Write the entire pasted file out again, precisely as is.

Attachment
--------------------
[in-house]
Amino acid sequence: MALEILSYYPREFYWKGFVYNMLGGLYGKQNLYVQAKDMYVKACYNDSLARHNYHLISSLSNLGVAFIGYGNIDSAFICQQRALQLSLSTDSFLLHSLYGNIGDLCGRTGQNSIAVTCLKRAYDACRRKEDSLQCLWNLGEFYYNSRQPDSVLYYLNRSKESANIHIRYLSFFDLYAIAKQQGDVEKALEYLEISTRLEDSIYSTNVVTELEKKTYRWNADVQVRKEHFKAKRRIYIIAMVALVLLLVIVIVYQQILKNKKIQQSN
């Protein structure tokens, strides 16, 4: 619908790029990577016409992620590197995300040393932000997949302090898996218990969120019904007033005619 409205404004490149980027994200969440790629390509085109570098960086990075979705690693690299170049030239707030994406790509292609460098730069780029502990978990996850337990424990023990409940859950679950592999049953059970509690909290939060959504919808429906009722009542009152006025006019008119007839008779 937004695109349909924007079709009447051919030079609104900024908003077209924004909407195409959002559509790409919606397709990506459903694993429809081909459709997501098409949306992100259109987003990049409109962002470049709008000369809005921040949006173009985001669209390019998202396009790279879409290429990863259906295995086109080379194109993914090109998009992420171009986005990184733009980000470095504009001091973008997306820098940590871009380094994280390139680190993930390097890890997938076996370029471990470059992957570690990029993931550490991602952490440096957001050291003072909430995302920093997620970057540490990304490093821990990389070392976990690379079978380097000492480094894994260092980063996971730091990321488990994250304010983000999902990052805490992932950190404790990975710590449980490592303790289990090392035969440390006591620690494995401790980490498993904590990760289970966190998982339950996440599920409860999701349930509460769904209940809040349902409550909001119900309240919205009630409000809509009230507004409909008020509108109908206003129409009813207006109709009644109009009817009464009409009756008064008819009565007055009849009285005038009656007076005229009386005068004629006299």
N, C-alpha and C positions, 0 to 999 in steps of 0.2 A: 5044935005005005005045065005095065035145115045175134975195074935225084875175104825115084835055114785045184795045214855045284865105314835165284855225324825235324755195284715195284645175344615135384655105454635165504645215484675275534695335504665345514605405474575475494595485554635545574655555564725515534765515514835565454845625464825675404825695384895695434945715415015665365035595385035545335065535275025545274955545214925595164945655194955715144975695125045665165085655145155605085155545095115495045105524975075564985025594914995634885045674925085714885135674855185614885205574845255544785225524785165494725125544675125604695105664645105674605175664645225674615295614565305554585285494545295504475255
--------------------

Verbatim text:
[in-house]
Amino acid sequence: MALEILSYYPREFYWKGFVYNMLGGLYGKQNLYVQAKDMYVKACYNDSLARHNYHLISSLSNLGVAFIGYGNIDSAFICQQRALQLSLSTDSFLLHSLYGNIGDLCGRTGQNSIAVTCLKRAYDACRRKEDSLQCLWNLGEFYYNSRQPDSVLYYLNRSKESANIHIRYLSFFDLYAIAKQQGDVEKALEYLEISTRLEDSIYSTNVVTELEKKTYRWNADVQVRKEHFKAKRRIYIIAMVALVLLLVIVIVYQQILKNKKIQQSN
């Protein structure tokens, strides 16, 4: 619908790029990577016409992620590197995300040393932000997949302090898996218990969120019904007033005619 409205404004490149980027994200969440790629390509085109570098960086990075979705690693690299170049030239707030994406790509292609460098730069780029502990978990996850337990424990023990409940859950679950592999049953059970509690909290939060959504919808429906009722009542009152006025006019008119007839008779 937004695109349909924007079709009447051919030079609104900024908003077209924004909407195409959002559509790409919606397709990506459903694993429809081909459709997501098409949306992100259109987003990049409109962002470049709008000369809005921040949006173009985001669209390019998202396009790279879409290429990863259906295995086109080379194109993914090109998009992420171009986005990184733009980000470095504009001091973008997306820098940590871009380094994280390139680190993930390097890890997938076996370029471990470059992957570690990029993931550490991602952490440096957001050291003072909430995302920093997620970057540490990304490093821990990389070392976990690379079978380097000492480094894994260092980063996971730091990321488990994250304010983000999902990052805490992932950190404790990975710590449980490592303790289990090392035969440390006591620690494995401790980490498993904590990760289970966190998982339950996440599920409860999701349930509460769904209940809040349902409550909001119900309240919205009630409000809509009230507004409909008020509108109908206003129409009813207006109709009644109009009817009464009409009756008064008819009565007055009849009285005038009656007076005229009386005068004629006299």
N, C-alpha and C positions, 0 to 999 in steps of 0.2 A: 5044935005005005005045065005095065035145115045175134975195074935225084875175104825115084835055114785045184795045214855045284865105314835165284855225324825235324755195284715195284645175344615135384655105454635165504645215484675275534695335504665345514605405474575475494595485554635545574655555564725515534765515514835565454845625464825675404825695384895695434945715415015665365035595385035545335065535275025545274955545214925595164945655194955715144975695125045665165085655145155605085155545095115495045105524975075564985025594914995634885045674925085714885135674855185614885205574845255544785225524785165494725125544675125604695105664645105674605175664645225674615295614565305554585285494545295504475255